A well set up 2 channel gives you an impression that you standing in a doorway into a fabulous concert hall - all the music is in front of you. When you switch to well set up 5.1 or 7.1 it is like you just walked 1/3 or 1/2 into the concert hall. Instruments are in front of you, but sound envelopes you.



Stunt Coordinator
Apr 1, 2002
You don't say what source you are listening to.

Is it a Dolby Digital DVD?

Have you connected the DVD player to the receiver with a digital audio cable?

Have you selected the Dolby Digital 5.1 soundtrack instead of the Dolby Surround soundtrack on the DVD's menus? The Dolby Surround soundtrack is the default on many DVDS. This will use Pro Logic decoding which will not give you anywhere near the surround effect as the discrete 5.1 channel soundtrack.

Bob Sheen

Stunt Coordinator
Apr 14, 2002
Don't forget that the rears are not constantly active during movies. Some tracks hardly use the rears at all.

Rent a copy of Gladiator and see if your rears become alive.


Chris Tsutsui

Feb 1, 2002
"The only time I hear the side or rear speakers is during effects ie:gunshots,flyovers,etc."
What a coincidence, that's what I hear from my surrounds. :) The surround speakers play ambient sound (rainfall/traffic) and sound effects (bullets,sword clash). This helps put you in the middle of the action.
If you hear dialogue, and it is as crisp as the center channel then something might be wrong. The dialoge from surrounds should mostly be just echoes if any. Music sound tracks are often purposely played in surrounds so that's normal.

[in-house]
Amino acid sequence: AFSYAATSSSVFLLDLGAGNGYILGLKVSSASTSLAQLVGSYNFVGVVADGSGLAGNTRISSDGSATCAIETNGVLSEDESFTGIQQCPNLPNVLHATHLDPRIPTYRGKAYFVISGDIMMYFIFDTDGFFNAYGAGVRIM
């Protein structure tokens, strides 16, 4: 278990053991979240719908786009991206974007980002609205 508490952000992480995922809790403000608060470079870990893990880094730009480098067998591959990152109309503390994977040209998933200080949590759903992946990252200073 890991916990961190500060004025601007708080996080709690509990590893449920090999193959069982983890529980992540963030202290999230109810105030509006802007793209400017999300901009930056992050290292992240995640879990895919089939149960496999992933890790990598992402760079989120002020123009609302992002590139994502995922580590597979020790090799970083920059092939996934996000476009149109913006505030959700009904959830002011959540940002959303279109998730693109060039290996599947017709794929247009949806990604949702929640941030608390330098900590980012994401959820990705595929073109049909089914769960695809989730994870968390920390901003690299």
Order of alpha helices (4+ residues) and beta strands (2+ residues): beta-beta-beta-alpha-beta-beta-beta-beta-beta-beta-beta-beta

I'm sure you've been at a commercial theater.. Try to listen to the surrounds there and then compare it to your home theater. You might find that your home theater is setup very similar. (Not noticing the surrounds as much)


Mar 10, 2002
Thank you everyone for the advice.

I have selected DTS in the dvd's,and connected dvd player with a digital coax.

Viewed "PearlHarbor","FastAndTheFurious",and "Oh'BrotherWhere areThough". and a few others. In Pearl Harbor I do hear the planes fly from behond,and explosions are very good.

But;Is it ok for the surrounds to be farther away than the fronts? When I walk near the sides I hear the wall mounted ADP's very well but as I walk toward sweet spot the fronts grab my attention.